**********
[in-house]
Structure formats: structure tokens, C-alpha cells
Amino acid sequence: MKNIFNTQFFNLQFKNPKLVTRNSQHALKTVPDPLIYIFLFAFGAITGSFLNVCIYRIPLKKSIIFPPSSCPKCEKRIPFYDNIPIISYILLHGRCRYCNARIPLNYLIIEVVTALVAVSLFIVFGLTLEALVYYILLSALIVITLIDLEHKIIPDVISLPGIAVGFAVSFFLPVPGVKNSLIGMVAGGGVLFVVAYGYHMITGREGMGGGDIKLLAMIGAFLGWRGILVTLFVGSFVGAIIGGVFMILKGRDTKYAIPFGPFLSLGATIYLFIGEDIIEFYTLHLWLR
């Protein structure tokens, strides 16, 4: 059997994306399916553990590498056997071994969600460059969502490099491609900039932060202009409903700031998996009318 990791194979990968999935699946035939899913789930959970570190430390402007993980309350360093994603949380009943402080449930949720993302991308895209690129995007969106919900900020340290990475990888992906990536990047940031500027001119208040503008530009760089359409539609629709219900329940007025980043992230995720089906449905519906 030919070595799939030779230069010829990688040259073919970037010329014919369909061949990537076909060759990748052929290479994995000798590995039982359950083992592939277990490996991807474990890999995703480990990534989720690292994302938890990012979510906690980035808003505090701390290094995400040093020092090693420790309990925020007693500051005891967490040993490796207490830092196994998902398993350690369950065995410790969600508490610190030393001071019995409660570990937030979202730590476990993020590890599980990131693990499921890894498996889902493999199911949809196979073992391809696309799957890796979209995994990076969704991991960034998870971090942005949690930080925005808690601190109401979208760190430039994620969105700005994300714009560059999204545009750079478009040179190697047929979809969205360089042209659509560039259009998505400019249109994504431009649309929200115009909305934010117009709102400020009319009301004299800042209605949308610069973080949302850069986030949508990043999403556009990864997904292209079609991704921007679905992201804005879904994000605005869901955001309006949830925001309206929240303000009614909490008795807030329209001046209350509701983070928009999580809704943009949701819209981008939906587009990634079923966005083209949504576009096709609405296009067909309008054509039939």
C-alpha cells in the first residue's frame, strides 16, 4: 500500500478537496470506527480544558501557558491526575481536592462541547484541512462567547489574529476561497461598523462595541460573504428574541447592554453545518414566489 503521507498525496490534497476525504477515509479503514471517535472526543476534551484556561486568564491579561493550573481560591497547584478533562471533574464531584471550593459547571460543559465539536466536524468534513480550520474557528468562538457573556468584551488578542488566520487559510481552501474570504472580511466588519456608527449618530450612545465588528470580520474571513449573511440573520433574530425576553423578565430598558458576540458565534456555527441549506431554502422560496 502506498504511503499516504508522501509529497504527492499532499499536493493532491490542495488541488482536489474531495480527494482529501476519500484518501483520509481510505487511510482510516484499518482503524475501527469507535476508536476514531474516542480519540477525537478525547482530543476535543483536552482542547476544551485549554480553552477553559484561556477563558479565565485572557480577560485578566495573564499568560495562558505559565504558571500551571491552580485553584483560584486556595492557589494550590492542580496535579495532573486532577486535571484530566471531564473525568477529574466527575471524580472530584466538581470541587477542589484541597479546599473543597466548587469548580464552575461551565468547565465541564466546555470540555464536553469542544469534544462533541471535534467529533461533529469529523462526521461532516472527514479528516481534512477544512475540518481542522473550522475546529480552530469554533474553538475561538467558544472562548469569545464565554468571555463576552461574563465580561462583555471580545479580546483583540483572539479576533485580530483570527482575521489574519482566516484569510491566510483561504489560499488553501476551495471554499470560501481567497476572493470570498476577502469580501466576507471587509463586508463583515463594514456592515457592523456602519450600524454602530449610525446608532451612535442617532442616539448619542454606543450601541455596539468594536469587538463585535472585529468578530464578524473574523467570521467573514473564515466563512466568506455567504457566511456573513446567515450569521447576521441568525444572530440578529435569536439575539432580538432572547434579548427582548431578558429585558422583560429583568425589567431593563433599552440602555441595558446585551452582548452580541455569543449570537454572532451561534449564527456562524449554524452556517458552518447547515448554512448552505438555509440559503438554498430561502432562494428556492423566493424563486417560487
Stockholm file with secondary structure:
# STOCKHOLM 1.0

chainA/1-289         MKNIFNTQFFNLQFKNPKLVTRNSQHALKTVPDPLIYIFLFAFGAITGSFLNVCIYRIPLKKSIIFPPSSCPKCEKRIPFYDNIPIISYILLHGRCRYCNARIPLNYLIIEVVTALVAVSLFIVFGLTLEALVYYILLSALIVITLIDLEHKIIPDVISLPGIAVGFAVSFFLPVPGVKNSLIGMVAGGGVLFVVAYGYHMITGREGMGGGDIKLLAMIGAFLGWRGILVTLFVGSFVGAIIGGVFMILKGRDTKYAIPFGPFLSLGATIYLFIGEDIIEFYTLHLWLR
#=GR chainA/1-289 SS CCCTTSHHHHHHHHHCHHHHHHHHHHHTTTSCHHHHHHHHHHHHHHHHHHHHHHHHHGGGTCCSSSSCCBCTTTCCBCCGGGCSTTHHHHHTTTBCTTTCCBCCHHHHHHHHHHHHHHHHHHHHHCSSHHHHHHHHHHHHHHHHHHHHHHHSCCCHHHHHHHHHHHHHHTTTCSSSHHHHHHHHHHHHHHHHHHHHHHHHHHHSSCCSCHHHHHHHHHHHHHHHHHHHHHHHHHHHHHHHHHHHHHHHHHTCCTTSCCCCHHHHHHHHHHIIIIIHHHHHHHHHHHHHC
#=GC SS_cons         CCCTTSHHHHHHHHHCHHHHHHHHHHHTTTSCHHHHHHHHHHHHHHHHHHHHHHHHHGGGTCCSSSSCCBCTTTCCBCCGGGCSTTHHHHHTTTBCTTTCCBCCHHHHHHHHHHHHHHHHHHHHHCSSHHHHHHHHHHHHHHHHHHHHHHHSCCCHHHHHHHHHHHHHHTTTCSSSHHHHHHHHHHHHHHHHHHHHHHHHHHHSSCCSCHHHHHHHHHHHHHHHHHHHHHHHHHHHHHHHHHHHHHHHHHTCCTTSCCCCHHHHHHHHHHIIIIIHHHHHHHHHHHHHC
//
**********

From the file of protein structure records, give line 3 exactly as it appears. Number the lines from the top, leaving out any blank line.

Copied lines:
Amino acid sequence: MKNIFNTQFFNLQFKNPKLVTRNSQHALKTVPDPLIYIFLFAFGAITGSFLNVCIYRIPLKKSIIFPPSSCPKCEKRIPFYDNIPIISYILLHGRCRYCNARIPLNYLIIEVVTALVAVSLFIVFGLTLEALVYYILLSALIVITLIDLEHKIIPDVISLPGIAVGFAVSFFLPVPGVKNSLIGMVAGGGVLFVVAYGYHMITGREGMGGGDIKLLAMIGAFLGWRGILVTLFVGSFVGAIIGGVFMILKGRDTKYAIPFGPFLSLGATIYLFIGEDIIEFYTLHLWLR